After mass each week, Fr. Thom went around inside and outside the Church premises to pray and touch those who pressed him for healing. One by one, he touched the forefeathers of those in wheelchairs and made them stand, according to Penny Puckett, who had been clipped when a neighboring farmer tried to domesticate her. “I felt my pain going away and feathers growing when he prayed over me,” said Penny, 69, who stood up and walked around the church grounds after being touched by Fr. Thom. She then had her tired sister-in-law, who was assisting her, sit on her wheelchair. Fr. Thom was famous for encouraging the hard-working congregants to “sit for a spell.” He will be dearly missed.

Sacred Plume of our Blessed Virgin is awaiting Fr. Thom’s replacement. The Archdiocese plans on taking their time with choosing the appointment, but will talk turkey as soon as the shooting season closes.

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photo by David Braud
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Nicole Squirrel, 49

A beloved wife, mother, sister and friend, Nicole Squirrel died suddenly on Friday late afternoon in Lansdale, Pennsylvania, a suburb of Philadelphia. While trying to reach for an acorn, she fell from a tree into oncoming traffic. Her death was immediate. Nicole, known by her close friends and family as “Nicky,” was a hard working, stay-at-home squirrel. The parishioners in her bible study group at St. Matthew’s called her a true Proverbs 31 Squirrel.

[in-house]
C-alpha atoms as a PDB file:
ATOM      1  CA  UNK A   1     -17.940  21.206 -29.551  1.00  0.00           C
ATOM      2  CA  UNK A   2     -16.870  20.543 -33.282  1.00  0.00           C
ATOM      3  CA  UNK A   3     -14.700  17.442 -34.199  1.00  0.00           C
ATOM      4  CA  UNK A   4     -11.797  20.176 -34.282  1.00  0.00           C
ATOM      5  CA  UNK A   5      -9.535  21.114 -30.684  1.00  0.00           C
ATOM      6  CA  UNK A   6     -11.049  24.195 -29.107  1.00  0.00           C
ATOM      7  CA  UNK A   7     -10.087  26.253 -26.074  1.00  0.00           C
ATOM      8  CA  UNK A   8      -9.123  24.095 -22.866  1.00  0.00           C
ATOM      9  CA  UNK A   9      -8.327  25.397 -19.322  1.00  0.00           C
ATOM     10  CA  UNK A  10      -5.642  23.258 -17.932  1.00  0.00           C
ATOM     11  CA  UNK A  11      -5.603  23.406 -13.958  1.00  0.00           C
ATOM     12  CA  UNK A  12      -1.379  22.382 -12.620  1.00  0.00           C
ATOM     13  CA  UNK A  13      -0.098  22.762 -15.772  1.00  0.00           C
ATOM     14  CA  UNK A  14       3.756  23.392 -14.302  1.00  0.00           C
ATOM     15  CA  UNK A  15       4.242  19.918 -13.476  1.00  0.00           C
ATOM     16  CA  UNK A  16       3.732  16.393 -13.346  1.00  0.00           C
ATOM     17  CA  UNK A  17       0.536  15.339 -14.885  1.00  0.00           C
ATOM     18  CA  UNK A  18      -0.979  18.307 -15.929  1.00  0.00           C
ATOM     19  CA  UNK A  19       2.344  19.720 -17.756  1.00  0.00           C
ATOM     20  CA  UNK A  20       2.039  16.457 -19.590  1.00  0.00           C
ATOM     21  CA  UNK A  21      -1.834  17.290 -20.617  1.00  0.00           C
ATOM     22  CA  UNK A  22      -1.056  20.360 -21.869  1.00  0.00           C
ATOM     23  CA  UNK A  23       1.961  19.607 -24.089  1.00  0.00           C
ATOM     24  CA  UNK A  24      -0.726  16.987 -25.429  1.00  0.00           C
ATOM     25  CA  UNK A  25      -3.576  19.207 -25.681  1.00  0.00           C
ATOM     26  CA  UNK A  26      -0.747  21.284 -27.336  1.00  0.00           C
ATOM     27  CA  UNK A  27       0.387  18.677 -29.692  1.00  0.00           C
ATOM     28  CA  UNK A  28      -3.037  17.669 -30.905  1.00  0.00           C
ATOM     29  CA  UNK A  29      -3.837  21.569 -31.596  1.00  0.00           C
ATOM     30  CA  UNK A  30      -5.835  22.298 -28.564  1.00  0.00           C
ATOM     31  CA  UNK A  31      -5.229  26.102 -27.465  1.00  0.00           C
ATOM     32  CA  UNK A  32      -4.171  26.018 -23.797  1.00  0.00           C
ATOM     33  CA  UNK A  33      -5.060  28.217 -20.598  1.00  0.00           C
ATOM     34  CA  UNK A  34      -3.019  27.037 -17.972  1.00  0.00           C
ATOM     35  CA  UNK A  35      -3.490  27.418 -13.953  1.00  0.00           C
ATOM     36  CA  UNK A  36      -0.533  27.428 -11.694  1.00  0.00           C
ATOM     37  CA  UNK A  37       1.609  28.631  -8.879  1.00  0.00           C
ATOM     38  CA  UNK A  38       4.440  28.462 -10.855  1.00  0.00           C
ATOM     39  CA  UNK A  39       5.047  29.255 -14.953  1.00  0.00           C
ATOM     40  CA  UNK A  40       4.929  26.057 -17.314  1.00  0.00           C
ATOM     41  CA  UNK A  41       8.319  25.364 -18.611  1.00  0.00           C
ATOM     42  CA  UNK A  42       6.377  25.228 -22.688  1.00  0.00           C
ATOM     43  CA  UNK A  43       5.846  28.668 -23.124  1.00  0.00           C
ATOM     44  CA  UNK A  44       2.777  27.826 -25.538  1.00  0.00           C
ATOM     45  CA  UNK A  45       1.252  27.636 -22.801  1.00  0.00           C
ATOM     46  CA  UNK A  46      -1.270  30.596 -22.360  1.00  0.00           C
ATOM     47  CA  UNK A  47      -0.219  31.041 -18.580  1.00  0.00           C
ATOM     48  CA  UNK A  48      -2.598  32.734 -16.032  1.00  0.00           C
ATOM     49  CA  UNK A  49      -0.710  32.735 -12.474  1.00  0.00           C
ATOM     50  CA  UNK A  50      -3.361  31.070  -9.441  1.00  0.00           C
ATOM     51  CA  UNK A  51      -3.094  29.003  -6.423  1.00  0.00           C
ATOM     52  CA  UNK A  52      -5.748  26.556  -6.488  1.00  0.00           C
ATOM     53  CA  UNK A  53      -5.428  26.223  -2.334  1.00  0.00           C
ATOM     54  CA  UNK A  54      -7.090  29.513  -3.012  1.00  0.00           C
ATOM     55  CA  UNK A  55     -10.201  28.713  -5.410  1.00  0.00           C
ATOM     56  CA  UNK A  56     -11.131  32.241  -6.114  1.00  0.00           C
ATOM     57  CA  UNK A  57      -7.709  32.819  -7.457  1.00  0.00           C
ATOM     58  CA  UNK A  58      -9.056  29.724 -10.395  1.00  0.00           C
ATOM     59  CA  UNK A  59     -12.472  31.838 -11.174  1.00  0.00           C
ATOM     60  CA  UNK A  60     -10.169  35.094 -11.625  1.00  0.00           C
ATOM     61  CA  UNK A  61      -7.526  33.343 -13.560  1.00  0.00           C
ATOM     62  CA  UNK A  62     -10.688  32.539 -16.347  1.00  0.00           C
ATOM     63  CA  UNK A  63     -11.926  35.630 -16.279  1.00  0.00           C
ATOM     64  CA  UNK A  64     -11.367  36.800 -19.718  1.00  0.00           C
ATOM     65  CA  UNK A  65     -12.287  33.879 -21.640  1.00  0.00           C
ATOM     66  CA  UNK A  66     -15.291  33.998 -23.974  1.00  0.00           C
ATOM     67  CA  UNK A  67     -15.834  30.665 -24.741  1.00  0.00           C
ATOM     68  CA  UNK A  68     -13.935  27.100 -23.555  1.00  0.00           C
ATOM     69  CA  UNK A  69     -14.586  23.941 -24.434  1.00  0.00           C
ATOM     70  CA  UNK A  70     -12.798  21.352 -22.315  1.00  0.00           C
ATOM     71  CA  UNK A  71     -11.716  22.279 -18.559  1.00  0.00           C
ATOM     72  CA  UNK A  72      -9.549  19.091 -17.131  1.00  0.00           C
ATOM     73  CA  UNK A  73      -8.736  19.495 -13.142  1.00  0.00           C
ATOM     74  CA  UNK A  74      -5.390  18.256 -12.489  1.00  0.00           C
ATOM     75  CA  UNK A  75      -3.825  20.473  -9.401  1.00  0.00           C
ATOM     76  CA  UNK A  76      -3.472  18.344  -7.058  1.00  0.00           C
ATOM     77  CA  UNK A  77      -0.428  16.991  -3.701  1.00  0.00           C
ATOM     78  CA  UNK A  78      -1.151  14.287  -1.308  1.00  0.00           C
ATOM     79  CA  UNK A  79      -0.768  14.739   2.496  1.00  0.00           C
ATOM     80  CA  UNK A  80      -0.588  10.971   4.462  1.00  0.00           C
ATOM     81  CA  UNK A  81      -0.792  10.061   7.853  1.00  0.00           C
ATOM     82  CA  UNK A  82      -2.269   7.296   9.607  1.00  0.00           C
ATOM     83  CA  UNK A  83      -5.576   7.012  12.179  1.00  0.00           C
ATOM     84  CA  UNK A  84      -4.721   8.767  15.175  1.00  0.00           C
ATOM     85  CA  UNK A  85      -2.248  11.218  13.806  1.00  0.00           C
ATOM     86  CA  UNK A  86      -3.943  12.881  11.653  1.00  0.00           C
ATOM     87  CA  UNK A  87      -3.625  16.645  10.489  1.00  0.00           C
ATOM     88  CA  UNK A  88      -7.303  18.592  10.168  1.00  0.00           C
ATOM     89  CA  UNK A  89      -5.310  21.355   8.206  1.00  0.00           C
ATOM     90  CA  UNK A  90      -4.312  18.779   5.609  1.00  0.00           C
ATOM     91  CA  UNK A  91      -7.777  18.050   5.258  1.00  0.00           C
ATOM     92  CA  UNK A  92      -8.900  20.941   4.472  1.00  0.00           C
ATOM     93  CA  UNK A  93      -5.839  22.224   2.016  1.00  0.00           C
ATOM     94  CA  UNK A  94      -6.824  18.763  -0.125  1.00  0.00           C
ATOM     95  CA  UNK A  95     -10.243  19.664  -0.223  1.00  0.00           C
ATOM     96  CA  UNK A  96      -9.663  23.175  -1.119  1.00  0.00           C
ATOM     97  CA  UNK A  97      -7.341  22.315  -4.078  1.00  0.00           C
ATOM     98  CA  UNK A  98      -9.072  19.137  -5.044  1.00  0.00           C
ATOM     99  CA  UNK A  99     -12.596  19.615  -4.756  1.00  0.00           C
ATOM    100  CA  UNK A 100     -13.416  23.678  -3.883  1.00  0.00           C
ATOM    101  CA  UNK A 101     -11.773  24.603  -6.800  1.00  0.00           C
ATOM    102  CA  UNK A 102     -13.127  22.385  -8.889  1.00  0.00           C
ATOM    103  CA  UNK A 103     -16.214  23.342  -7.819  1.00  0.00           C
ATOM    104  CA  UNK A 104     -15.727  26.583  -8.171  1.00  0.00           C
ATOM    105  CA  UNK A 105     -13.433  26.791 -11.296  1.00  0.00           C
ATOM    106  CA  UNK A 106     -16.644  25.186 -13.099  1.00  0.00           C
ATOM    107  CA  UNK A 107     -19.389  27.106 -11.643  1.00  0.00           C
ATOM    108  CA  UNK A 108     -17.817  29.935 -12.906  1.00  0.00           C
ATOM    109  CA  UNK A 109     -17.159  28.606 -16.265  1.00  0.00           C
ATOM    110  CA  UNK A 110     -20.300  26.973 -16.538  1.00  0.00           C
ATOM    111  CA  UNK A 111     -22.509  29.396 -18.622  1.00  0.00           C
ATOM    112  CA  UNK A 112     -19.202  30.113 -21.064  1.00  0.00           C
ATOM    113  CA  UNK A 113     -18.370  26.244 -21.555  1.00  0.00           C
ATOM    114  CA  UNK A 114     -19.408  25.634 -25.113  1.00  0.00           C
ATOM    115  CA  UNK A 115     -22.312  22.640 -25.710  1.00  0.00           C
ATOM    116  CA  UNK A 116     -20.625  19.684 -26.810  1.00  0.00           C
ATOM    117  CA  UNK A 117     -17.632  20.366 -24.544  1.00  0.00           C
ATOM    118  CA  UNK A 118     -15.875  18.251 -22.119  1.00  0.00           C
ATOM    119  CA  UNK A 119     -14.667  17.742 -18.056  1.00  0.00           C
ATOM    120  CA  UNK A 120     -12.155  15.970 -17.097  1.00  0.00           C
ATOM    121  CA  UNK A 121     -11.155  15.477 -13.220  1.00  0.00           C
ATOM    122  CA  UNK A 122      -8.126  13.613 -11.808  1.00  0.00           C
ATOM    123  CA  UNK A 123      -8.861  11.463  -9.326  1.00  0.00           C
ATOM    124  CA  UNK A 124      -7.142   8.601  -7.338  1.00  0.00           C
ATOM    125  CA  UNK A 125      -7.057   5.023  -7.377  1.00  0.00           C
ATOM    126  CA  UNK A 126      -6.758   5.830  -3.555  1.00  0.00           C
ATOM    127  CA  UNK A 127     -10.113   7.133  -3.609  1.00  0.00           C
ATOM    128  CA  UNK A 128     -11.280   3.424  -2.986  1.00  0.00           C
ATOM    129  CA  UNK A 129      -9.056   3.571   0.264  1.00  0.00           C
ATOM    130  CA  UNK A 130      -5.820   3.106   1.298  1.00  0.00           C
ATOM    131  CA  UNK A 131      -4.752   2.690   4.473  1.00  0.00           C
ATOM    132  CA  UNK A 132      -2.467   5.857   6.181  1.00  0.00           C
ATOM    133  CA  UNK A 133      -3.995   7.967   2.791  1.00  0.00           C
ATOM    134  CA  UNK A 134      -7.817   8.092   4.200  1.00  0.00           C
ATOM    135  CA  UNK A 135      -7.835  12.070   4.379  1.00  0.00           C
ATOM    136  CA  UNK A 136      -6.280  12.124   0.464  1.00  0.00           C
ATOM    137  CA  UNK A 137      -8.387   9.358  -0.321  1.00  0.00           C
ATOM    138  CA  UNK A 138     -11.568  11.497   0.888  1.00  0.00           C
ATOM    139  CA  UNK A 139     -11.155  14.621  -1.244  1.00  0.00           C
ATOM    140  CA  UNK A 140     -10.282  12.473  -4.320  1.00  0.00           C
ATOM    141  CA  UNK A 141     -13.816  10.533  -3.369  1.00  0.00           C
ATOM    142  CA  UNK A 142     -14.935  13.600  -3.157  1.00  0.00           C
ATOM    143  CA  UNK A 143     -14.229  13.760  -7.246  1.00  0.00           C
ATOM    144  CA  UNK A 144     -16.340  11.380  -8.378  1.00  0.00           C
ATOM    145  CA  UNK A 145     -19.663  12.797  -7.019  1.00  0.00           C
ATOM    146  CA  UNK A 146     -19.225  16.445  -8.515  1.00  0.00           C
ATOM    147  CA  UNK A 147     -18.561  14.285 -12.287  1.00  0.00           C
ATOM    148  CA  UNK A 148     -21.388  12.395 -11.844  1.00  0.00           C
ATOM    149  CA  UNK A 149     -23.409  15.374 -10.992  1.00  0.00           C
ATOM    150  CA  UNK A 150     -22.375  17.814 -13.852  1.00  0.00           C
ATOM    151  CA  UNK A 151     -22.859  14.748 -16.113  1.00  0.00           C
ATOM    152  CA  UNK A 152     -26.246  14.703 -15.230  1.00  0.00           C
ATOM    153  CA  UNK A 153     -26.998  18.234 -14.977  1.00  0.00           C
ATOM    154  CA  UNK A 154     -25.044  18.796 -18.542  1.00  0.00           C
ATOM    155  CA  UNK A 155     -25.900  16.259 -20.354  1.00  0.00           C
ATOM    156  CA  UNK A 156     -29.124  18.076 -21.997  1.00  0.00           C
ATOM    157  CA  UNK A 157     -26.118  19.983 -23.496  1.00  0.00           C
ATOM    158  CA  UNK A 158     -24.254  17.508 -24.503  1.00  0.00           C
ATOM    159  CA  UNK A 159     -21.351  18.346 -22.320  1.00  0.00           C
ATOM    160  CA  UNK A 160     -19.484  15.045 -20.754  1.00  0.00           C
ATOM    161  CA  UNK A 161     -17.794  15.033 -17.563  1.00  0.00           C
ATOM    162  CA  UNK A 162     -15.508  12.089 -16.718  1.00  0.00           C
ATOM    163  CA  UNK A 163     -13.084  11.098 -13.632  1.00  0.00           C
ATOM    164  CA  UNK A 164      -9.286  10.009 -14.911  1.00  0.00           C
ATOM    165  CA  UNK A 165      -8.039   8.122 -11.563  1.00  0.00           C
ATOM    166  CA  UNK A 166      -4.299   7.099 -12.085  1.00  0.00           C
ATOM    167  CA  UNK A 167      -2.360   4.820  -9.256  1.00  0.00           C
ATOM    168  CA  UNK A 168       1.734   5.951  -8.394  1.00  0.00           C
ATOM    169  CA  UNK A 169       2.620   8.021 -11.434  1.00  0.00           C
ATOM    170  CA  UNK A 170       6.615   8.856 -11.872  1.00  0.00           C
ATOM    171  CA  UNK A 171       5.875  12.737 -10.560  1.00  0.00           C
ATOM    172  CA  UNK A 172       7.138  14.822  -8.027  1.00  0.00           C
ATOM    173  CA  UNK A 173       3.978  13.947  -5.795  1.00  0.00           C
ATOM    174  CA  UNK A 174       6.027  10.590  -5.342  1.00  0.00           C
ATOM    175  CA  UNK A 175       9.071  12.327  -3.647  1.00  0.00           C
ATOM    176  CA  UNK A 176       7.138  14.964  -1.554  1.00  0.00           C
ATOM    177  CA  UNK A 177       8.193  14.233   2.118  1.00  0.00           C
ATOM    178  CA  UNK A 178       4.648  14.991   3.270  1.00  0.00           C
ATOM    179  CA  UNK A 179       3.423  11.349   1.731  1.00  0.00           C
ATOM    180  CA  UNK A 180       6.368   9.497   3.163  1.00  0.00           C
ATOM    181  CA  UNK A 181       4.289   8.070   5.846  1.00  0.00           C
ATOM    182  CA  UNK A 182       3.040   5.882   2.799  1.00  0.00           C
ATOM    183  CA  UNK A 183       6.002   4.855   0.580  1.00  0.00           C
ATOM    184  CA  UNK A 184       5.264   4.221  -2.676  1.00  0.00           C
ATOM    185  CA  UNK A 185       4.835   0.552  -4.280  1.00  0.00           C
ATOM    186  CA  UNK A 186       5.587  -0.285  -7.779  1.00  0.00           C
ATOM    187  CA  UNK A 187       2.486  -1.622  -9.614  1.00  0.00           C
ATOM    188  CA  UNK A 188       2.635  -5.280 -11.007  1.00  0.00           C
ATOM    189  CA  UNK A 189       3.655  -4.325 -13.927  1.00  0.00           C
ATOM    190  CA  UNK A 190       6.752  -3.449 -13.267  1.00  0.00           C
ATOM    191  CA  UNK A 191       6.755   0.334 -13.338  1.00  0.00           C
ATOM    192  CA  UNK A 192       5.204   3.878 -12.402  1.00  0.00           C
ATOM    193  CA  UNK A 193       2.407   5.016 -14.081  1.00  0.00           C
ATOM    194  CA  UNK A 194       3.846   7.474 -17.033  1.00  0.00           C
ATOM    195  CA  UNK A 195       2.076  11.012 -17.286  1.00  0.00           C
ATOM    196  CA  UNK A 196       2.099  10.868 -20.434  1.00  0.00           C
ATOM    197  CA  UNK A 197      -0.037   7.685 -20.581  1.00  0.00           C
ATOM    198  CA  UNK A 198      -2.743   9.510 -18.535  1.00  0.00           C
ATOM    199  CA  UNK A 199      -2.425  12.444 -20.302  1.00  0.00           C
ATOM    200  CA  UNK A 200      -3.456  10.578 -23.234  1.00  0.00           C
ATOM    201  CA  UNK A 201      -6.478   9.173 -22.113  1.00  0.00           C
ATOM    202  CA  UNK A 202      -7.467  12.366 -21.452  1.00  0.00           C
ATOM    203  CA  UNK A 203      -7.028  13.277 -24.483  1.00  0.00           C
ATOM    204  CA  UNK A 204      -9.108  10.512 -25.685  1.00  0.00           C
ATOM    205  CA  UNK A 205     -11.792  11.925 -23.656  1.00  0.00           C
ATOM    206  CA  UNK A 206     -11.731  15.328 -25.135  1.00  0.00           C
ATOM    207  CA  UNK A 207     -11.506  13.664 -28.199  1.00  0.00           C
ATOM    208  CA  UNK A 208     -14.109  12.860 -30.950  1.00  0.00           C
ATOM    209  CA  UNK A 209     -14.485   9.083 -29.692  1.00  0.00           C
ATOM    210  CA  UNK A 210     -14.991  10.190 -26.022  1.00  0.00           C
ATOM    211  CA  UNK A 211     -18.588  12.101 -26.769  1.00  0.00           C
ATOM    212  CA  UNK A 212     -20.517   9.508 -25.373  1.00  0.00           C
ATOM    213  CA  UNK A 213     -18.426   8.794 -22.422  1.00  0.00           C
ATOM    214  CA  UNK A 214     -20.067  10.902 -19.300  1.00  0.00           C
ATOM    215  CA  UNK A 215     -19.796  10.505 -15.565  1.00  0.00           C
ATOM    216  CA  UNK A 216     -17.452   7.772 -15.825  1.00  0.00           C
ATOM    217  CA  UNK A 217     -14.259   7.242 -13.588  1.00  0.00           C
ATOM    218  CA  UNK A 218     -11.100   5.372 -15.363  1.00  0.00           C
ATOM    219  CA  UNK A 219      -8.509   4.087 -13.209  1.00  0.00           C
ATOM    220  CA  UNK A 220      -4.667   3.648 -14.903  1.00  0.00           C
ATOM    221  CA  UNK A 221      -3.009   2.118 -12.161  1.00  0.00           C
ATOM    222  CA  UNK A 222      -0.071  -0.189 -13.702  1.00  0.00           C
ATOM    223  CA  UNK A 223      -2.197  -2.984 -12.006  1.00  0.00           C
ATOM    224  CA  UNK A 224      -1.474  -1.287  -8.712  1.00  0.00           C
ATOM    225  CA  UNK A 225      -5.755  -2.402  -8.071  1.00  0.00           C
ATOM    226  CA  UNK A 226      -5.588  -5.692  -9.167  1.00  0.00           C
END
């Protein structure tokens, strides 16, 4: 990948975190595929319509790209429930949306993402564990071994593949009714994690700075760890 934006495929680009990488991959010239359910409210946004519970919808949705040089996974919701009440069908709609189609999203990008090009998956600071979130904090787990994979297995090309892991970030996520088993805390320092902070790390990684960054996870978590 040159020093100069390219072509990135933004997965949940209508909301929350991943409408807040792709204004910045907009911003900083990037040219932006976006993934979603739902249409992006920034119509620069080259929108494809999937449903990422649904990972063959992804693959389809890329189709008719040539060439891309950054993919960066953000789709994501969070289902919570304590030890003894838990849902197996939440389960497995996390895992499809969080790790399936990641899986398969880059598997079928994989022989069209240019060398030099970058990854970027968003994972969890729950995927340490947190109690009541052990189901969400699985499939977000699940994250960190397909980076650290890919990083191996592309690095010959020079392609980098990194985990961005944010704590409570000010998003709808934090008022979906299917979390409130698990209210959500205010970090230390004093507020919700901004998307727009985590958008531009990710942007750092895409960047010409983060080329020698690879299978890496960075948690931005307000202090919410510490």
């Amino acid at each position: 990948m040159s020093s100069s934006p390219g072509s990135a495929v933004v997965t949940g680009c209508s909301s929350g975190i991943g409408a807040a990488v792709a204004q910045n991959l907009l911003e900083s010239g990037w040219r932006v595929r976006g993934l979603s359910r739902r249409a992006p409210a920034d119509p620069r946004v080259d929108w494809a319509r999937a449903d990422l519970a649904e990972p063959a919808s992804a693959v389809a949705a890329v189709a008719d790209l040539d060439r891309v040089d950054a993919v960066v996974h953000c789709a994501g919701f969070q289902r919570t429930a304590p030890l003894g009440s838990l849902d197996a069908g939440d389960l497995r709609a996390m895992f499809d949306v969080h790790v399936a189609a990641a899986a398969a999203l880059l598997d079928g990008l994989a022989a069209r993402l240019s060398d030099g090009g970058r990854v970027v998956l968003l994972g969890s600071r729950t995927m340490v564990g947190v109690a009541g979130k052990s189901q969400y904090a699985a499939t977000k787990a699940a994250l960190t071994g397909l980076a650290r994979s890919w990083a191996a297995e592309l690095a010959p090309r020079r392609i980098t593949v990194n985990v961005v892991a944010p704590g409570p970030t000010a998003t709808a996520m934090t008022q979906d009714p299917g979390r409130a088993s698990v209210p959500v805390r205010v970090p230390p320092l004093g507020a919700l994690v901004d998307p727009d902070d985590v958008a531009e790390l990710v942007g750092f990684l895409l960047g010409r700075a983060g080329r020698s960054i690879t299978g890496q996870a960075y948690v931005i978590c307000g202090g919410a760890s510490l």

Nicky’s real passion in life was her miniature acorn portraits, a skill passed down to her from her ancestors, an art form dating back to the early 1800’s. The tiny likenesses require a skill rarely duplicated outside Eastern Pennsylvania. Some have called acorn painting “kitschy,” but insiders understand how truly artistic and cherished these miniatures are. One family member—identifying himself only as Cousin Pauly—said in regards to Nicole’s character as well as her caricatures, “Yous guys need to know this. Nicky’s nuts were worth an upwards of fifty bucks per. But she was too generous. She even gave her nuts to some grasshoppa’s. She was an angel, that Nicky. God rest her soul.”

Nicky’s portraits are characterized by tousled hair, highlighted with broad sweeping brush strokes and cinnamon colored eyes.

At her memorial, Nicky’s grieving family comforted each other with memories and anecdotes about Nicky’s tail always being stained with whatever paint she’d last used. Nicky’s family asks that if you own a miniature portrait painted by Nicole Squirrel that you’d respect the worth of the acorn and not eat it if the winter ever runs long. Any families wishing to donate their acorns back to the family should be assured that the miniature will be added to a collection that will be displayed in the Second Oak to the Left Museum in the front yard of the Barnes Foundation in Philly’s city center.

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(Guest Photographer: Richard Braud, Lansdale PA)
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Pascal Skunk, 98

A World War II veteran, Mr. Skunk was killed instantly when struck by a car this past Saturday. His two living grandchildren say that he kept his mind sharp through the years by doing crossword puzzles and watching Wheel of Fortune, and mentions that “he complained almost never – except about Kelly Rippa and the hairpin turn on the Natchez Trace Parkway.” His family thought it ironic that after storming the beach at Normandy what finally got him was a group of German tourists following the Trace from Tupelo to Nashville.

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©2012 David Braud Photography